• Eisenhower, Dwight D. The Papers of Dwight David Eisenhower. Vols. 12 and 13: NATO and the Campaign of 1952 : Louis Galambos et al., ed. Johns Hopkins University Press, 1989. 1707 pp. in 2 vol.
  • Gearson, John and Schake, Kori, ed. The Berlin Wall Crisis: Perspectives on Cold War Alliances Palgrave Macmillan, 2002. 209 pp.
  • John C. Milloy. North Atlantic Treaty Organisation, 1948–1957: Community or Alliance? (2006), focus on non-military issues
  • Smith, Joseph, ed. The Origins of NATO Exeter, UK University of Exeter Press, 1990. 173 pp.
Late Cold War period
  • Heuser, Beatrice. NATO, Britain, France and the FRG: Nuclear Strategies and Forces for Europe, 1949–2000 (London: Macmillan, hardback 1997, paperback 1999), 256p., Index, Map. ISBN 0-333-67365-4 (hbk)
  • Heuser, Beatrice. "NATO: Alliance of Democracies and Nuclear Deterrence", in Sven G. Holtsmark, Vojtech Mastny und Andreas Wenger (ed): War Plans and Alliances in the Cold War: Threat Perceptions in the East and West (London: Routledge, 2006), pp. 193–217.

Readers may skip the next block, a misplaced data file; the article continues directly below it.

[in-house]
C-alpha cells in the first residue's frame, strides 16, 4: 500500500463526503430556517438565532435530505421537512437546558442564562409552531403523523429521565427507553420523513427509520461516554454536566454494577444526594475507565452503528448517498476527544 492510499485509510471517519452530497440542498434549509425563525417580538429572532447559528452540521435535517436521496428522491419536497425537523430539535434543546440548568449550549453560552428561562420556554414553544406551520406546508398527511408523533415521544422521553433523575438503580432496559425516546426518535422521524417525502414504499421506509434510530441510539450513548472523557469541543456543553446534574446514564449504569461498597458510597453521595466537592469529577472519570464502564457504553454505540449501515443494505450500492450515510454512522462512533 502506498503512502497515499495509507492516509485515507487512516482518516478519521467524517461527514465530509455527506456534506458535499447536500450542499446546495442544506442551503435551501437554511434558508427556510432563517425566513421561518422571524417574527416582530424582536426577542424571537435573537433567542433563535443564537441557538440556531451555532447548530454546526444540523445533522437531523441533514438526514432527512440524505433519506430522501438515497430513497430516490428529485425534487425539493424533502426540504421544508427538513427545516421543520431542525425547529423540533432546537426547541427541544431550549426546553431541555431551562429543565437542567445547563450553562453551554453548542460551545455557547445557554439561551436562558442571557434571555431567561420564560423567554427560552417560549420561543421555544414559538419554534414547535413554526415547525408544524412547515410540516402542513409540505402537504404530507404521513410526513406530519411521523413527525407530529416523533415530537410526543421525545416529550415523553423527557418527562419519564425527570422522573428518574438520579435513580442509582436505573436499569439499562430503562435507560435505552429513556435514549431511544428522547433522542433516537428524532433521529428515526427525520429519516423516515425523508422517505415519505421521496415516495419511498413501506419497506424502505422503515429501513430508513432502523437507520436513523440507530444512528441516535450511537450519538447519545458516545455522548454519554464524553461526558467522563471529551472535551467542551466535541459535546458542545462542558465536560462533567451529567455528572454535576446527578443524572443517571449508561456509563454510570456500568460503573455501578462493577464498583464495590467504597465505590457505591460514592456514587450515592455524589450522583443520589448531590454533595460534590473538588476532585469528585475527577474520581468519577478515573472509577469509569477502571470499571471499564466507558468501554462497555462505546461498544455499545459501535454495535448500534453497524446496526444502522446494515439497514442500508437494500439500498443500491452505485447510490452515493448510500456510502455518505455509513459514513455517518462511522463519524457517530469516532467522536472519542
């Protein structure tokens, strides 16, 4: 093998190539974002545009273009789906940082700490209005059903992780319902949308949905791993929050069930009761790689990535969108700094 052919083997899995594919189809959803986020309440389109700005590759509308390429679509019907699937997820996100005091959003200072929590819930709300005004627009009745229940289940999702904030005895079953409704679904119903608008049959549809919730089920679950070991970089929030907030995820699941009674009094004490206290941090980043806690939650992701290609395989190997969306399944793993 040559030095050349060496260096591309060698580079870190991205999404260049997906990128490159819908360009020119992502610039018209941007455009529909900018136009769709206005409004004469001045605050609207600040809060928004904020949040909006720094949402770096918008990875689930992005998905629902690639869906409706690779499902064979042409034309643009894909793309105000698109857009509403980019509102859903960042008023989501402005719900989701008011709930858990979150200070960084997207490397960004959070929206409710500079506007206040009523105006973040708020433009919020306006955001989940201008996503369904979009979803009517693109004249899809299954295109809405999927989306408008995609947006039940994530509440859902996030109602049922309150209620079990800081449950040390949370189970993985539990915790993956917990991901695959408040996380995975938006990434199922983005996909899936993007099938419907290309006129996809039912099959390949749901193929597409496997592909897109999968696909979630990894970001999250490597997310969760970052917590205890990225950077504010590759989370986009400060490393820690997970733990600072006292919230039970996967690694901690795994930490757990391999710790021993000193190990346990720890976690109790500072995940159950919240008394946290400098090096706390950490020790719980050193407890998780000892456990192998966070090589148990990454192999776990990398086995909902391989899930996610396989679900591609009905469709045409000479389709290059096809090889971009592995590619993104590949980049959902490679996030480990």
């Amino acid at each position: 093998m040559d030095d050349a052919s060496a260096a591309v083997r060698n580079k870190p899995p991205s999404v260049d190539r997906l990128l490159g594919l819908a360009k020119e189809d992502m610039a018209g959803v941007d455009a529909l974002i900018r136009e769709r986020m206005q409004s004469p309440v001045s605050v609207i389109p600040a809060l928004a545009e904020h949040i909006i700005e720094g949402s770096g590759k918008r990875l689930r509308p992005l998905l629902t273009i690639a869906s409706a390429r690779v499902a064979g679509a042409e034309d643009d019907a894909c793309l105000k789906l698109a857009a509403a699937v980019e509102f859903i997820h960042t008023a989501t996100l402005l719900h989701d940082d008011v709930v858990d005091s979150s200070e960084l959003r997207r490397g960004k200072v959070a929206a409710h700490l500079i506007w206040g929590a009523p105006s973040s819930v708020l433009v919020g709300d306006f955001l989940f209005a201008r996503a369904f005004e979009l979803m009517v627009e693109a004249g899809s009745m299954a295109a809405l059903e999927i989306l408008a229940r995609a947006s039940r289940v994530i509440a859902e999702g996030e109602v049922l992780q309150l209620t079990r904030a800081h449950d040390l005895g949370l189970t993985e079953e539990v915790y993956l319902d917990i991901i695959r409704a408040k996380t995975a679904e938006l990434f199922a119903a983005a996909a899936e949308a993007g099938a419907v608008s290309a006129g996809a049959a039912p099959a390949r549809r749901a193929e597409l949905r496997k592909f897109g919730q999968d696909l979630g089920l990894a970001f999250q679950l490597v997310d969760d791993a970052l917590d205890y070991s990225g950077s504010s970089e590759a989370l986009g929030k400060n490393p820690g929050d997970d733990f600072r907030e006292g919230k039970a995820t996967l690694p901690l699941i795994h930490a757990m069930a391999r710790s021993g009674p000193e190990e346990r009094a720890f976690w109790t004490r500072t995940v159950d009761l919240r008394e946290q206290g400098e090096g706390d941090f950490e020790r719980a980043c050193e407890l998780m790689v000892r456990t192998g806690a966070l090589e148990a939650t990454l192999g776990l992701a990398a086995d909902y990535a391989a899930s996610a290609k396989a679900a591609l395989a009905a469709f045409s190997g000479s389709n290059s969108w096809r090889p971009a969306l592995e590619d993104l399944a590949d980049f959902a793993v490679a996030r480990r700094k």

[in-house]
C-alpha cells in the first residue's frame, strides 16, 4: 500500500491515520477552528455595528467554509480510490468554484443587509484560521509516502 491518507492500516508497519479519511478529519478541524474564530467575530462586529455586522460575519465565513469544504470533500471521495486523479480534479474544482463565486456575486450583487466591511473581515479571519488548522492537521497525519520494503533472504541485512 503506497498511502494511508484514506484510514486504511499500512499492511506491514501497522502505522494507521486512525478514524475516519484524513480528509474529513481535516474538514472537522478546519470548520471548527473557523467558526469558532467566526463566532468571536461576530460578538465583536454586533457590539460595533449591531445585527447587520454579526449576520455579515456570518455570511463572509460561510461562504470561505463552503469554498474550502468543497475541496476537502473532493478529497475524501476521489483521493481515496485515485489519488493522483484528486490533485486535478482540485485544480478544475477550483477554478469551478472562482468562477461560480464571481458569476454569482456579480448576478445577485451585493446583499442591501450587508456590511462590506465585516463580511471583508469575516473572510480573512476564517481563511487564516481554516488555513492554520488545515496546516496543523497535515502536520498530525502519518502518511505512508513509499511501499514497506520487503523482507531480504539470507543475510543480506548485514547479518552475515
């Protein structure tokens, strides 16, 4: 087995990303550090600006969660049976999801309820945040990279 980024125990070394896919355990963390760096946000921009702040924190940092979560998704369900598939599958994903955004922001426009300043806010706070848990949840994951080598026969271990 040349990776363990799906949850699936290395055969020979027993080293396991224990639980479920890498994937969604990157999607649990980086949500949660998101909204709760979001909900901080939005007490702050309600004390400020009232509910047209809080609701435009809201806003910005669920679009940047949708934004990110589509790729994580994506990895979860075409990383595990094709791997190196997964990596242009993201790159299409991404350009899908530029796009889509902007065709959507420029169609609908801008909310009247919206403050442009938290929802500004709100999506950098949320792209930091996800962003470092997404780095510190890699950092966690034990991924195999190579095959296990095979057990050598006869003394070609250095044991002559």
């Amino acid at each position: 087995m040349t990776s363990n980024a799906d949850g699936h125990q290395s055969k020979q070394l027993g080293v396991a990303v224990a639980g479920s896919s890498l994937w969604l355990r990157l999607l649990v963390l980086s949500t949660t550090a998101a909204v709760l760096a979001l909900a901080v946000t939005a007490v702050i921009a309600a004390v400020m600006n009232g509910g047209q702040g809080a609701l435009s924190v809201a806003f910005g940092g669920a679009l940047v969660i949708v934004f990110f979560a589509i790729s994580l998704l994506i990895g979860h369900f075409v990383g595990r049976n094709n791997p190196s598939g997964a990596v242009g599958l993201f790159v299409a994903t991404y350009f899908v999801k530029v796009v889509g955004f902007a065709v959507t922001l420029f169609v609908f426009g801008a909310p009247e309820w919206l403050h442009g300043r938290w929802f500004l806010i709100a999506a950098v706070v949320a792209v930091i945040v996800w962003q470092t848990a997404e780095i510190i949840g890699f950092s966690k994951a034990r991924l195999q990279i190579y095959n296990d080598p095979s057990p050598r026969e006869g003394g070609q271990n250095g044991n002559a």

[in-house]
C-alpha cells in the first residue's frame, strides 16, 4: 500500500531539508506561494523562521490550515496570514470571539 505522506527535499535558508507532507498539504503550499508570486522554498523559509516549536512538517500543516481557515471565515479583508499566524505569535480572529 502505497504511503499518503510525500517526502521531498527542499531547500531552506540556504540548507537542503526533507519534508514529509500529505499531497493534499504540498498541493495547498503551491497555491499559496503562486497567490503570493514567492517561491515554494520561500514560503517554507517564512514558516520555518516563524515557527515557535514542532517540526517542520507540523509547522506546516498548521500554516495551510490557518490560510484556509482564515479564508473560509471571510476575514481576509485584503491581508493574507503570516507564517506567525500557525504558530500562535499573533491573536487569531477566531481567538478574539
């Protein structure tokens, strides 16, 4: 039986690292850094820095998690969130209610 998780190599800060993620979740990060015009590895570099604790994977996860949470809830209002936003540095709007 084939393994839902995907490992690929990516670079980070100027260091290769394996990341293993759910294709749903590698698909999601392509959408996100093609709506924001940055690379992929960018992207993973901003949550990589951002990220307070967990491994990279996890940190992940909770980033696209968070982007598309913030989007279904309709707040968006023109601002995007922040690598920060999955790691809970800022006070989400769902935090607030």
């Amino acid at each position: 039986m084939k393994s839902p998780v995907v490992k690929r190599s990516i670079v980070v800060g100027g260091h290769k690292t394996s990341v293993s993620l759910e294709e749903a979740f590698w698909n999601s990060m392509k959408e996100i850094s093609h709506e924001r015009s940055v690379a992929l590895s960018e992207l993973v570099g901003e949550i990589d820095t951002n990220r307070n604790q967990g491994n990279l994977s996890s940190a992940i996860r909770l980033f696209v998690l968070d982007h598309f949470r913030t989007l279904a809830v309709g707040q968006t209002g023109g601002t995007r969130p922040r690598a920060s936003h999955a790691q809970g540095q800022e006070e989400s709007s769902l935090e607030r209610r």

• Heuser, Beatrice. "Victory in a Nuclear War? A Comparison of NATO and WTO War Aims and Strategies", Contemporary European History Vol. 7 Part 3 (November 1998), pp. 311–328. Beatrice Heuser (12 September 2008). "Cambridge Journals Online – Abstract". doi:10.1017/S0960777300004264. Retrieved 3 March 2011. 
  • Smith, Jean Edward, and Canby, Steven L.The Evolution of NATO with Four Plausible Threat Scenarios. Canada Department of Defence: Ottawa, 1987. 117 pp.
Post Cold War period
  • Asmus, Ronald D. Opening NATO's Door: How the Alliance Remade Itself for a New Era Columbia University Press, 2002. 372 pp.
  • Bacevich, Andrew J. and Cohen, Eliot A. War over Kosovo: Politics and Strategy in a Global Age. Columbia University Press, 2002. 223 pp.
  • Daclon, Corrado Maria Security through Science: Interview with Jean Fournet, Assistant Secretary General of NATO, Analisi Difesa, 2004. no. 42